I must confess, as a plasterer I do not like the work of plaster restoration. Please don’t take that to mean that I don’t consider it important or a valid aspect of the art, I just have a preference for new work. My reasons are personal and valid for me.

In the context of new work, I have the ability to reach a high degree of perfection. In restoration work, perfection is not usually the goal. Often the substrate has shifted; walls and ceilings are not level. I have found myself obligated to just improve the situation, make it presentable. I find that frustrating. I would say one of the aspects of plaster working I really enjoy is having a hand in the design, be it color and finish, molding profiles or ornamentation. In restoration, all of these decisions have been made a long time ago and are buried under many layers of paint—did I mention how much I hate stripping paint? It’s like all the fun part is done already.

Irrespective of my feelings, I do live in downtown Charleston, S.C., so the matter of plaster restoration is unavoidable. Not to mention it breaks my heart to see plaster being ripped out to be replaced with drywall or losing some beautiful ornament to be replaced with absolutely nothing.

The Breakdown

I recently finished working on a small project that I think many will find the process very educational. But before I go into detail, I would like to share just a few general thoughts about the fundamental properties of applied plaster in the context of restoration and conservation.

The technical purpose of traditional plaster, stucco if you prefer, in the exterior is as a sacrificial coat. It sacrifices itself to protect the substrate, that is to say the building. It is not intended to be preserved. Rather rain erodes it; soluble salts evaporate at the surface, slowly deteriorating it. Better the plaster than the building. Plaster over masonry on the inside might last indefinitely. Plaster over lath is another matter. It has a lifespan. The wood or metal moves with changes in humidity and temperature, the plaster does not. Between these cycles and some inevitable structural shifting, eventually the bond of the plaster to the lath will break down, usually between 120 to 200 years in the case of wood lath. Not bad I’d say. Unless there has been water damage, the wood lath is good for another 200 years if sometimes the old iron nails need replacing.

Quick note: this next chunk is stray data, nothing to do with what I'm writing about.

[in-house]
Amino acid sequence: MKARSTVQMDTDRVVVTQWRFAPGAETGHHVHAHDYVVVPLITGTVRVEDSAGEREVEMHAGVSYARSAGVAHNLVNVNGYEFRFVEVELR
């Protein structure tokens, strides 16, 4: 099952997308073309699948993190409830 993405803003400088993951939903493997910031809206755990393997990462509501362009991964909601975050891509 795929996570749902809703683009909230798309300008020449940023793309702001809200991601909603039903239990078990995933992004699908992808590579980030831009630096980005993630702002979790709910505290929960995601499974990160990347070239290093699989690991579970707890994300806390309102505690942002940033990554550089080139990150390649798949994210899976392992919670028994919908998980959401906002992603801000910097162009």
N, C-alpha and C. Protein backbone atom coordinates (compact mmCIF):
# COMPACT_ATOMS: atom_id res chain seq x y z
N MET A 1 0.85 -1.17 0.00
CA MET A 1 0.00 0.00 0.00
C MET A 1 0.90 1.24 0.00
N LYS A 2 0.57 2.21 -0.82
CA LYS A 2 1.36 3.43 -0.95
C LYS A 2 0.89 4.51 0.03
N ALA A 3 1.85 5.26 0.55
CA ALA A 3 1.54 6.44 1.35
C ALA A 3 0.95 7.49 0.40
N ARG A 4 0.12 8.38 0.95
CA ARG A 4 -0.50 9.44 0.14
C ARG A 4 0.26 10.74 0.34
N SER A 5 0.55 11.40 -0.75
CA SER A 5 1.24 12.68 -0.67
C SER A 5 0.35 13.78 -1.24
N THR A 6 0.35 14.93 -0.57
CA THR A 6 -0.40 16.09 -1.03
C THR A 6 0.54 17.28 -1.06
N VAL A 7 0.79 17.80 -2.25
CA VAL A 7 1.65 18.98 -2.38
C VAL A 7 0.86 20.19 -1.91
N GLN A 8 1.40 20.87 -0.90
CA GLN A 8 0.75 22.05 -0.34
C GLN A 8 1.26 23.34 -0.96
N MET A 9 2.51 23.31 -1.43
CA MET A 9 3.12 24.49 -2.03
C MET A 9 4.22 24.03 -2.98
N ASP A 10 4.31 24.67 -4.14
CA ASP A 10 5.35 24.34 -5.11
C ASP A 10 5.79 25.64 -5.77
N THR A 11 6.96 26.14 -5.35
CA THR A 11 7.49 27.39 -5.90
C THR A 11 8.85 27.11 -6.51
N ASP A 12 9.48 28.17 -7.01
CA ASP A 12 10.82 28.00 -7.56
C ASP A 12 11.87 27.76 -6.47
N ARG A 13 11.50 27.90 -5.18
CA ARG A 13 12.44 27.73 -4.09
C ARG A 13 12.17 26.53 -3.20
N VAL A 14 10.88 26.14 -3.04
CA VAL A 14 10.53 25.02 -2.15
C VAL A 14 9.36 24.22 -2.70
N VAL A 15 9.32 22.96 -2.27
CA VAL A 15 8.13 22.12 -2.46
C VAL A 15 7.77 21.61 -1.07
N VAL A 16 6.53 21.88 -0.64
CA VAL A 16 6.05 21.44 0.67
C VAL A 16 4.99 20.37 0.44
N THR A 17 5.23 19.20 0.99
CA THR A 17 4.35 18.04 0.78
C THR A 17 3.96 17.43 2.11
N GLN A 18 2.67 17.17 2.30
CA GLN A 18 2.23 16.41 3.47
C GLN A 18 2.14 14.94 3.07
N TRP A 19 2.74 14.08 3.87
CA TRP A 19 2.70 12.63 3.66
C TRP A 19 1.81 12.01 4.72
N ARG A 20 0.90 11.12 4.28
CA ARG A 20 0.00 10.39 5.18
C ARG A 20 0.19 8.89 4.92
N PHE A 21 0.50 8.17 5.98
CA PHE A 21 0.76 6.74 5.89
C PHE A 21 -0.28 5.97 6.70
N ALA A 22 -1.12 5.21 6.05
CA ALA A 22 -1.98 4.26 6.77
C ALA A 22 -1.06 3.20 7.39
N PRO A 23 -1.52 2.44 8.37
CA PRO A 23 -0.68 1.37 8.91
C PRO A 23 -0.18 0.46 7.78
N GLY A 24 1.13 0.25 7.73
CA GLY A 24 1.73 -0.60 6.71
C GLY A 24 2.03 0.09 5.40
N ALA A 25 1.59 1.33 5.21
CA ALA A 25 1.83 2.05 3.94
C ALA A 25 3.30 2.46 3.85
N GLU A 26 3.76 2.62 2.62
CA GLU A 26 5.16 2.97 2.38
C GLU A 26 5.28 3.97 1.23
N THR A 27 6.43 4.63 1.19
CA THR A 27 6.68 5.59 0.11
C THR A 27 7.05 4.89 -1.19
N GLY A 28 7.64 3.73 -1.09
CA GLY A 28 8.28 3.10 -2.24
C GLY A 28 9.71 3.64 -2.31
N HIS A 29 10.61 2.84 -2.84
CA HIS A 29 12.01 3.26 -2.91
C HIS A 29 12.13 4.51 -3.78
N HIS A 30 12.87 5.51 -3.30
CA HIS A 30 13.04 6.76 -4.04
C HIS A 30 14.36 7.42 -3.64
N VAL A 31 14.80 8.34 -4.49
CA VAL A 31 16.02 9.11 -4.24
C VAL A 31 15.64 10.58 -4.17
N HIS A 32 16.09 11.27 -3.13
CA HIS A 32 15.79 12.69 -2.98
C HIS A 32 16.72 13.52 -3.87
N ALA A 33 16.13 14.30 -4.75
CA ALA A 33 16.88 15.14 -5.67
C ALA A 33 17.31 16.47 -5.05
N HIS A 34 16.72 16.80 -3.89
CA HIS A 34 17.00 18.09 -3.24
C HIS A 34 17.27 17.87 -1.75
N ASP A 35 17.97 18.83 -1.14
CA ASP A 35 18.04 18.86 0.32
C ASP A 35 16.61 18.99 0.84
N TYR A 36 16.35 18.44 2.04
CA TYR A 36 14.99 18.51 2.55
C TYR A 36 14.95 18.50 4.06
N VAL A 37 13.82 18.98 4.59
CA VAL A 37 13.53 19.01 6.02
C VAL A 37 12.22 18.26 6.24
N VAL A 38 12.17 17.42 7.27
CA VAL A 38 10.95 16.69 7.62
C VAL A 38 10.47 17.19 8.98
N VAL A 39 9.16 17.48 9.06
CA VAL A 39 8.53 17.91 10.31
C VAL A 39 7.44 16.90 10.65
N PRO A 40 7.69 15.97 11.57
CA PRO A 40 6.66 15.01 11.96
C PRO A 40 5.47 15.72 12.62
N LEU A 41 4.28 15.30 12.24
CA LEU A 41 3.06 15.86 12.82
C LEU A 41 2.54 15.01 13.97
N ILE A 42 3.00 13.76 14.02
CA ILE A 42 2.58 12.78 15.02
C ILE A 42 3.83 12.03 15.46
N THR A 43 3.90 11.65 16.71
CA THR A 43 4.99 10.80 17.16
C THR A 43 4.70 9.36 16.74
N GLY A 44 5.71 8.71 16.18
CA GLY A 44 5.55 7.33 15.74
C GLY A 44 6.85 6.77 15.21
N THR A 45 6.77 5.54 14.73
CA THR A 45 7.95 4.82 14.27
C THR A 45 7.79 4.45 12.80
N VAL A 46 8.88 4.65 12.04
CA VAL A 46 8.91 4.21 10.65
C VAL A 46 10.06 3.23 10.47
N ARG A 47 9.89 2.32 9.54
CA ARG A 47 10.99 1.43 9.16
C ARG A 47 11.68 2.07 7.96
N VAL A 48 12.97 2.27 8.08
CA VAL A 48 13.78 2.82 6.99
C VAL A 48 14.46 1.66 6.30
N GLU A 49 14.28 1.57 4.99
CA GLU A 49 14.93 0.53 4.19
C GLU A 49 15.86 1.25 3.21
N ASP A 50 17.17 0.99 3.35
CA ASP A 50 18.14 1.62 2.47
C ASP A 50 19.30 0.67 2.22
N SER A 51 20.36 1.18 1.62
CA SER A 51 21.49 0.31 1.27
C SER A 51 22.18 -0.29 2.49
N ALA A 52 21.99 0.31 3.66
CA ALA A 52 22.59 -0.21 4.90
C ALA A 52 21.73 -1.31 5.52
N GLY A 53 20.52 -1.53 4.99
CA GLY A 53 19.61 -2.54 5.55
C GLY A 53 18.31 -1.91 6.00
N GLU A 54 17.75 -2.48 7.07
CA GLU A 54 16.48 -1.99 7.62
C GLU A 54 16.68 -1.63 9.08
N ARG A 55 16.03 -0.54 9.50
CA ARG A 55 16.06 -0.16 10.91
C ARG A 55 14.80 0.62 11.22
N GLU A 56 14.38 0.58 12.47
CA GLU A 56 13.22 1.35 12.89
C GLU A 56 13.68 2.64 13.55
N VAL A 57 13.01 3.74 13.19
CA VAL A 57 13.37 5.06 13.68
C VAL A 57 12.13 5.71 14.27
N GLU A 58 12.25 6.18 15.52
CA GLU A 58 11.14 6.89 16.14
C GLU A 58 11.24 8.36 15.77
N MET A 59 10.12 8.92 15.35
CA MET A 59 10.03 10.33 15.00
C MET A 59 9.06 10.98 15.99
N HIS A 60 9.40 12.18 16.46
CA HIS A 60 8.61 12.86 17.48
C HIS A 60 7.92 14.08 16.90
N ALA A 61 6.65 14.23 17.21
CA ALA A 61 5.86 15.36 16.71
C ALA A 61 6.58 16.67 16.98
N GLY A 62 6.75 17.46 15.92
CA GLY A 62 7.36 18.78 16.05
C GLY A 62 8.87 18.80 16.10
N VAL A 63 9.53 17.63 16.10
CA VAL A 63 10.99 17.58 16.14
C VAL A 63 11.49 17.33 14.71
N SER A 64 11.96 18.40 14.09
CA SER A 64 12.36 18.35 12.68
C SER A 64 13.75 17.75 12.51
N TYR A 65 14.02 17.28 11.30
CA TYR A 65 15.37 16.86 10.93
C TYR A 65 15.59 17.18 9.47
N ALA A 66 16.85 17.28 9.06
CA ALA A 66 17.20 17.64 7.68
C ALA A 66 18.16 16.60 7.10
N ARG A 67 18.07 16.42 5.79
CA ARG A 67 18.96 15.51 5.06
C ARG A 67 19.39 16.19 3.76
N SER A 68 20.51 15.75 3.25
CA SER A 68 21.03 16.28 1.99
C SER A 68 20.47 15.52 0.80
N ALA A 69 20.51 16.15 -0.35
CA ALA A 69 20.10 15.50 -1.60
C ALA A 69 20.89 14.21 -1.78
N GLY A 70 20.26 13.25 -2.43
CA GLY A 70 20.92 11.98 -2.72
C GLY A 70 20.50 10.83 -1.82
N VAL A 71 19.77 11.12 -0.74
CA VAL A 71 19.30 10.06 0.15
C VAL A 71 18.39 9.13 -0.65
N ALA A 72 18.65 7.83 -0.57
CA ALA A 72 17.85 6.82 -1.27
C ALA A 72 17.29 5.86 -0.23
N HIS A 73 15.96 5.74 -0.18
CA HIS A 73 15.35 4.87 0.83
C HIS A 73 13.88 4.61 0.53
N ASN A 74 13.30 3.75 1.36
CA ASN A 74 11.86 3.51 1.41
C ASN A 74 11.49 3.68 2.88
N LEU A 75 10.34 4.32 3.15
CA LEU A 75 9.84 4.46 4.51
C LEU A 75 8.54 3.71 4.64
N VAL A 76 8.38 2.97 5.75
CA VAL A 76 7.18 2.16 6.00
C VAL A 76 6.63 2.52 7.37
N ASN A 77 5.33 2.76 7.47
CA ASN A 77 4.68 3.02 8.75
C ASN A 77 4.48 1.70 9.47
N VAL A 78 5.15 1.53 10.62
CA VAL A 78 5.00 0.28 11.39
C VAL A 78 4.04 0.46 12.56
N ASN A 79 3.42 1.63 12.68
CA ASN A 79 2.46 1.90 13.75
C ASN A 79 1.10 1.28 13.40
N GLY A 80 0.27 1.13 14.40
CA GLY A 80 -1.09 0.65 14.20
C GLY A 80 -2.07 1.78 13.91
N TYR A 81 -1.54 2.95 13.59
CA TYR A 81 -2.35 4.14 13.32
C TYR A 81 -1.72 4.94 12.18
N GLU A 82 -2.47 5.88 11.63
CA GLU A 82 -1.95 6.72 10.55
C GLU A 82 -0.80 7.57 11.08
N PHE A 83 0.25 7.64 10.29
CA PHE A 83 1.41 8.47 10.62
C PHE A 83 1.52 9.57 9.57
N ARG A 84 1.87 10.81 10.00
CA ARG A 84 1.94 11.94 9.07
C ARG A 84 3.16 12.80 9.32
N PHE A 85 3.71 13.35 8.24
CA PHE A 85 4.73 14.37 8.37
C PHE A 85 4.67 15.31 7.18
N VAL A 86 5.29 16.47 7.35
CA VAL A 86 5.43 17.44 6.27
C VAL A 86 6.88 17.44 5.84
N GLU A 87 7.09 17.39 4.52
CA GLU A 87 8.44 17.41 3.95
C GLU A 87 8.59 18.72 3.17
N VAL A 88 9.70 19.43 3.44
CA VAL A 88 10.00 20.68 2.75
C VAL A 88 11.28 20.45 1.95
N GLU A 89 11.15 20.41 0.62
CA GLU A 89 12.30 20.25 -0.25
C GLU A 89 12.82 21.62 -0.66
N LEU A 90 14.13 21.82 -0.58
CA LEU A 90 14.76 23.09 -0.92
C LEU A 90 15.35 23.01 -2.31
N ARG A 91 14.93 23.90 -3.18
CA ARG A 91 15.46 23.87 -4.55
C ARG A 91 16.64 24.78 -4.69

One of the challenging situations that will occasionally rise is when a lath and plaster wall or ceiling has been enriched with ornament. The plasterwork has failed but you don’t want to lose all of that art, and I don’t blame you one bit. There are a few traditional solutions. If there is access to the back of the lath from an upper floor or attic, loose plaster can be secured from below using special types of washers, then new plaster can be added to re-adhere the plaster to the lath in the spots where the keys are cracked or completely broken. What I would strongly discourage is injecting some kind of epoxy or glue to fix the broken plaster to the lath. This is a one time, short term effort that destroys the re-usability of the lath. These proprietary “solutions” also tend to form a vapor barrier that causes other problems, as well.

If access is not possible, it is often possible to save much of the ornament by simply cutting it out, setting it aside to be re-affixed once the surface has been re-plastered. There are other instances where there is partial water or fire damage so that some of the ornament is lost. This is a similar scenario to my recent project where a room was being shortened in a remodel of an older home in downtown Charleston. I was asked to consult on a highly enriched cornice to see if it could be removed from the wall that was to be demolished. The cornice was so large and so well plastered to the wall that is was practically impossible to remove it without destroying the pieces.